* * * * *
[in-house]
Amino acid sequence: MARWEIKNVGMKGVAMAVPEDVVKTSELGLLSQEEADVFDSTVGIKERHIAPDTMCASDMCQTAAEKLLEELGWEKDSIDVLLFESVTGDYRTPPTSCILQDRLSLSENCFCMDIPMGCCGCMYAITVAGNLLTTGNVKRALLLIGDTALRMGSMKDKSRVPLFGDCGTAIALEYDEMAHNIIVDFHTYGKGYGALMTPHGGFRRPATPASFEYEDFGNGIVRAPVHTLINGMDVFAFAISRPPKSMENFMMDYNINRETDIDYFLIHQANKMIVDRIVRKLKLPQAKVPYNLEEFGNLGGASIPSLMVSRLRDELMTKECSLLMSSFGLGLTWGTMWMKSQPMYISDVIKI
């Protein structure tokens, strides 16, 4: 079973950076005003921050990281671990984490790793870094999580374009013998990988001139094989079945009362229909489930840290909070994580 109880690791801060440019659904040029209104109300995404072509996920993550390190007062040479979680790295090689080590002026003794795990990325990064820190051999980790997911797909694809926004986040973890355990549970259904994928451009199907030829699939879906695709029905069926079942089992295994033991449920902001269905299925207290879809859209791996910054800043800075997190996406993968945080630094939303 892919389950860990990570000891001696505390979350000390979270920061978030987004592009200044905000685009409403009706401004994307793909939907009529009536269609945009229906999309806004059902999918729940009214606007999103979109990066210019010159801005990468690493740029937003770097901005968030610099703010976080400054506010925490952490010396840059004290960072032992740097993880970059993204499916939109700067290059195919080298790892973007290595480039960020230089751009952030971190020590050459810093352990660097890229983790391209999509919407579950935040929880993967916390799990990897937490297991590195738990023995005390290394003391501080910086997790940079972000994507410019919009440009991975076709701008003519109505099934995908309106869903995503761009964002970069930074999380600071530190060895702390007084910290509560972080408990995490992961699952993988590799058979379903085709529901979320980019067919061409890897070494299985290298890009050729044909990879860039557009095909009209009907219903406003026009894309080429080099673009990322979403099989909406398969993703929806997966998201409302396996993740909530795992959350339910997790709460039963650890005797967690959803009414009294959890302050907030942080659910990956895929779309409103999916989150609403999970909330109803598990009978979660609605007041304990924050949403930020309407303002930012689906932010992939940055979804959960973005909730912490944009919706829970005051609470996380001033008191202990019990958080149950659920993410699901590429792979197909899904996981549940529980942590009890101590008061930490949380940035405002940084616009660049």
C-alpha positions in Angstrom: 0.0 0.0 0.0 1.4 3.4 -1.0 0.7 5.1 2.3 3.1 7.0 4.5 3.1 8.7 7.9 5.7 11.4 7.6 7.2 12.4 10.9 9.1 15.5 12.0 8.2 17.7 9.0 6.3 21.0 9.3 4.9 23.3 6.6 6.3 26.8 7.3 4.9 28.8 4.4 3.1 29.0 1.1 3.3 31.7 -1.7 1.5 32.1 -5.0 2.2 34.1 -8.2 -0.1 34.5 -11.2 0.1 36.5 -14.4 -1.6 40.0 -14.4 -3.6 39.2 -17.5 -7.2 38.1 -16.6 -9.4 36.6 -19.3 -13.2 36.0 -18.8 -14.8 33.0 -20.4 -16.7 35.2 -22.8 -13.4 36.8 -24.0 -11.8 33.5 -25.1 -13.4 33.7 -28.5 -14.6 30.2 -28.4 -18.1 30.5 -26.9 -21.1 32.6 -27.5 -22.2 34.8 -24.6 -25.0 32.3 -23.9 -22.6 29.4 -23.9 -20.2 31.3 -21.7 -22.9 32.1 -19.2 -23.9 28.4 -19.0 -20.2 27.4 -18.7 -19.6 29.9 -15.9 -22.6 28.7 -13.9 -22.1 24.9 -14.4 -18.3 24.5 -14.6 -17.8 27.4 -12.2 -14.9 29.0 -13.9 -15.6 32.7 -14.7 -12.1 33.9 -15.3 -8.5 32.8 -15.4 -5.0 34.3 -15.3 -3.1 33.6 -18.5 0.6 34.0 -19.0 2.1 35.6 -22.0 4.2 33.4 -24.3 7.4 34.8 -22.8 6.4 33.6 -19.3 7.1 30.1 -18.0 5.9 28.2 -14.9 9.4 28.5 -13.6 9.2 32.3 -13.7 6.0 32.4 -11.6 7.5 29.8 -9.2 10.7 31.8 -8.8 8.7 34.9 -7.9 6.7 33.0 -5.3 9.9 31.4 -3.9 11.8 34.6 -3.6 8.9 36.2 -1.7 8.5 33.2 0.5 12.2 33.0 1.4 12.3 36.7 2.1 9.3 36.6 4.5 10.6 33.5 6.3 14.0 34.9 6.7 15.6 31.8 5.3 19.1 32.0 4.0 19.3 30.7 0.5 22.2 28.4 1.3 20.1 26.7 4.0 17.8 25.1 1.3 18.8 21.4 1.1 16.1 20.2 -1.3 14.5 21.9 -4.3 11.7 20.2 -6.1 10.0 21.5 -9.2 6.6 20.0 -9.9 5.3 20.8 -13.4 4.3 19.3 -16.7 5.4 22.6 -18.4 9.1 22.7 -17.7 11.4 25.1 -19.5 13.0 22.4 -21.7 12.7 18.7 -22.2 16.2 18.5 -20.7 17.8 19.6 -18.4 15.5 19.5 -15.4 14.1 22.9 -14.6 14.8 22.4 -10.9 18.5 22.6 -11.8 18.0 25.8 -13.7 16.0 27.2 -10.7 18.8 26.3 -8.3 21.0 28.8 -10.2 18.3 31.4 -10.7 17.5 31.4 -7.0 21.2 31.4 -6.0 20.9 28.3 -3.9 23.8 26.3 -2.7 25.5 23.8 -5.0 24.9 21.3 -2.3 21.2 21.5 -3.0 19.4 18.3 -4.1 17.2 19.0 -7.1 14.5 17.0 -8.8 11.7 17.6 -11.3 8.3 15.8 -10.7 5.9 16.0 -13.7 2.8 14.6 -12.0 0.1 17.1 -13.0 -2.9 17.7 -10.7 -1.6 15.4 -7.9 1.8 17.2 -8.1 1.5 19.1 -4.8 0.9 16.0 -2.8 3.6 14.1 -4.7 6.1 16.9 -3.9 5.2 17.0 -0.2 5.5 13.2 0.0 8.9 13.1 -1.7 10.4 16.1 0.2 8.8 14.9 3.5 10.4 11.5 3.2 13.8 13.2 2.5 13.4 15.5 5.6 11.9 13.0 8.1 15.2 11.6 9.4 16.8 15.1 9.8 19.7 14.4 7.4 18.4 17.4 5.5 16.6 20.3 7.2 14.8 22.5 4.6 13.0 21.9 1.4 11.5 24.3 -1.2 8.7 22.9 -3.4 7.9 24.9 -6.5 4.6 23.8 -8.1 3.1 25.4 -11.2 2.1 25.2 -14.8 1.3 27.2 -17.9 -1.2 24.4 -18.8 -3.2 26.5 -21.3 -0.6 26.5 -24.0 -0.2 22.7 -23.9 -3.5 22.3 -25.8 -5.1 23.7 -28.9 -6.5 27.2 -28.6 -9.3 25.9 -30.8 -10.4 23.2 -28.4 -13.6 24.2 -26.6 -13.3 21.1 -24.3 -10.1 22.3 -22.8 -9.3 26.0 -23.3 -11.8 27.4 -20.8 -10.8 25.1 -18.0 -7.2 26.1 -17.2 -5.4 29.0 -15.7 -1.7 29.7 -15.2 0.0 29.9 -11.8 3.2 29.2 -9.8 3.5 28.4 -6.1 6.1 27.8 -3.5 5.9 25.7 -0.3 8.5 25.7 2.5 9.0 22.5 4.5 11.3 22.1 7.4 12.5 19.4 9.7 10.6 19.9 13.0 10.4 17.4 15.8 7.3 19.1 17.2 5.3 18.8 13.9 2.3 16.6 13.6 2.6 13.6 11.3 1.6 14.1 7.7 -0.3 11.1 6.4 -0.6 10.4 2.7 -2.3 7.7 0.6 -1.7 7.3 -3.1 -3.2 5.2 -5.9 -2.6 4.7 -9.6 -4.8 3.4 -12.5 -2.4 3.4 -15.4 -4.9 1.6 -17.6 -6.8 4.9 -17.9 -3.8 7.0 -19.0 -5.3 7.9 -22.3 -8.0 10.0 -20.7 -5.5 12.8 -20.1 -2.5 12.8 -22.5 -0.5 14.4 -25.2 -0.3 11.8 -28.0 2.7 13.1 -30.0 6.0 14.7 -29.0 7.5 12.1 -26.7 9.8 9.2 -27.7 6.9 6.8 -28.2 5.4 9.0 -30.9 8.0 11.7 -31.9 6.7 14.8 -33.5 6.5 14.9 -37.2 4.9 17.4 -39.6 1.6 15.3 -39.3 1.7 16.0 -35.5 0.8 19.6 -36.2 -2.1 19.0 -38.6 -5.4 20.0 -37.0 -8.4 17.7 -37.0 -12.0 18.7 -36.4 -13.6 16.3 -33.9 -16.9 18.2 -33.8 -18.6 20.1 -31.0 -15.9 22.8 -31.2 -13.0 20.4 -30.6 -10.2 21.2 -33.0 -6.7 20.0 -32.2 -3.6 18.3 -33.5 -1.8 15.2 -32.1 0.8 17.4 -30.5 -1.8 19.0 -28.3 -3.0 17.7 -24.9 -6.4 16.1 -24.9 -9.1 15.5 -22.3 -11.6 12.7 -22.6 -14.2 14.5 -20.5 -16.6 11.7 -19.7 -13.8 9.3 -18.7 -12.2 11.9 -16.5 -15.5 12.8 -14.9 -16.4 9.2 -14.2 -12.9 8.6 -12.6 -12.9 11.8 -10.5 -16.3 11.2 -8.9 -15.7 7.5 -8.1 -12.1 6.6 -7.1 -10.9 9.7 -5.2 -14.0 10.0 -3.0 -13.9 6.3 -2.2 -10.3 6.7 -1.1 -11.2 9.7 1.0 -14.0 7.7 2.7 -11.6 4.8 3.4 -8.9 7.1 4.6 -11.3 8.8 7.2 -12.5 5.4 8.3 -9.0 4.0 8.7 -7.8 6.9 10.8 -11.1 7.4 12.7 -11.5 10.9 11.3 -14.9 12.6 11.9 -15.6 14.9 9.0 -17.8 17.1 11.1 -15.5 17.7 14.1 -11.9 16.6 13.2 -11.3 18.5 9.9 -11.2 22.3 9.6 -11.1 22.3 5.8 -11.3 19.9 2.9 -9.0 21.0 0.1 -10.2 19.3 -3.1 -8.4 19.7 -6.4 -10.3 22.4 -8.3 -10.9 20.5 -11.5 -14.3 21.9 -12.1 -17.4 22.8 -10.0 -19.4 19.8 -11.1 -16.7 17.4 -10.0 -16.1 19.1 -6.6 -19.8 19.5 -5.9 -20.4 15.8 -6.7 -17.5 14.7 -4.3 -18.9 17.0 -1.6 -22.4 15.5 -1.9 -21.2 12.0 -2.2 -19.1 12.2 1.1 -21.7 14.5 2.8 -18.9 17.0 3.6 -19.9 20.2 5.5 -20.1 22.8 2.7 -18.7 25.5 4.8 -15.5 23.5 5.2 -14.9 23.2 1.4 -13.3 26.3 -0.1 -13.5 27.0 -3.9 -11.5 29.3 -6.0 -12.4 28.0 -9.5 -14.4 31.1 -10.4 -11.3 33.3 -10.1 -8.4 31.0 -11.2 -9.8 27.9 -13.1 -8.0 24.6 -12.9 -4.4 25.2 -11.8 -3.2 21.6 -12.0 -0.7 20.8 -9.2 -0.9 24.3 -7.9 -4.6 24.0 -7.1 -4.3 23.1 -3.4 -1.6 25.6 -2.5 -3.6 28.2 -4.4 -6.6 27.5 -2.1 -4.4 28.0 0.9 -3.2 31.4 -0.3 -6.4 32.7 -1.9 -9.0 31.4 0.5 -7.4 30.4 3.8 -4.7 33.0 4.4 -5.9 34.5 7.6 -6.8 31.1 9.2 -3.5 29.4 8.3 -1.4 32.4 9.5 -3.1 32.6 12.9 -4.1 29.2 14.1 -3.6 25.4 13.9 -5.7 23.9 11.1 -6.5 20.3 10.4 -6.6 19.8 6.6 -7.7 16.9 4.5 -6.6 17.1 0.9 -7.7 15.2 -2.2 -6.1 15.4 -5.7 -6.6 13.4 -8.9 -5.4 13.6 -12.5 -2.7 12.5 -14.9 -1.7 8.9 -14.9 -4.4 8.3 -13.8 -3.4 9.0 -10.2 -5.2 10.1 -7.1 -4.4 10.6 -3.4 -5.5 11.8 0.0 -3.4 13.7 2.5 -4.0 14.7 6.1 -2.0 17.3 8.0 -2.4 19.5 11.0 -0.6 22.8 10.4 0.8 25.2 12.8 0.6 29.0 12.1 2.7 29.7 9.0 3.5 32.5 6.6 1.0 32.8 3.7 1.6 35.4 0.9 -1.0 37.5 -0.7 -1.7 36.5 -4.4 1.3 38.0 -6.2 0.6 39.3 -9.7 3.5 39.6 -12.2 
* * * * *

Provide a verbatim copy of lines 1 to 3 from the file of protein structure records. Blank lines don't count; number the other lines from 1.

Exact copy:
[in-house]
Amino acid sequence: MARWEIKNVGMKGVAMAVPEDVVKTSELGLLSQEEADVFDSTVGIKERHIAPDTMCASDMCQTAAEKLLEELGWEKDSIDVLLFESVTGDYRTPPTSCILQDRLSLSENCFCMDIPMGCCGCMYAITVAGNLLTTGNVKRALLLIGDTALRMGSMKDKSRVPLFGDCGTAIALEYDEMAHNIIVDFHTYGKGYGALMTPHGGFRRPATPASFEYEDFGNGIVRAPVHTLINGMDVFAFAISRPPKSMENFMMDYNINRETDIDYFLIHQANKMIVDRIVRKLKLPQAKVPYNLEEFGNLGGASIPSLMVSRLRDELMTKECSLLMSSFGLGLTWGTMWMKSQPMYISDVIKI
């Protein structure tokens, strides 16, 4: 079973950076005003921050990281671990984490790793870094999580374009013998990988001139094989079945009362229909489930840290909070994580 109880690791801060440019659904040029209104109300995404072509996920993550390190007062040479979680790295090689080590002026003794795990990325990064820190051999980790997911797909694809926004986040973890355990549970259904994928451009199907030829699939879906695709029905069926079942089992295994033991449920902001269905299925207290879809859209791996910054800043800075997190996406993968945080630094939303 892919389950860990990570000891001696505390979350000390979270920061978030987004592009200044905000685009409403009706401004994307793909939907009529009536269609945009229906999309806004059902999918729940009214606007999103979109990066210019010159801005990468690493740029937003770097901005968030610099703010976080400054506010925490952490010396840059004290960072032992740097993880970059993204499916939109700067290059195919080298790892973007290595480039960020230089751009952030971190020590050459810093352990660097890229983790391209999509919407579950935040929880993967916390799990990897937490297991590195738990023995005390290394003391501080910086997790940079972000994507410019919009440009991975076709701008003519109505099934995908309106869903995503761009964002970069930074999380600071530190060895702390007084910290509560972080408990995490992961699952993988590799058979379903085709529901979320980019067919061409890897070494299985290298890009050729044909990879860039557009095909009209009907219903406003026009894309080429080099673009990322979403099989909406398969993703929806997966998201409302396996993740909530795992959350339910997790709460039963650890005797967690959803009414009294959890302050907030942080659910990956895929779309409103999916989150609403999970909330109803598990009978979660609605007041304990924050949403930020309407303002930012689906932010992939940055979804959960973005909730912490944009919706829970005051609470996380001033008191202990019990958080149950659920993410699901590429792979197909899904996981549940529980942590009890101590008061930490949380940035405002940084616009660049």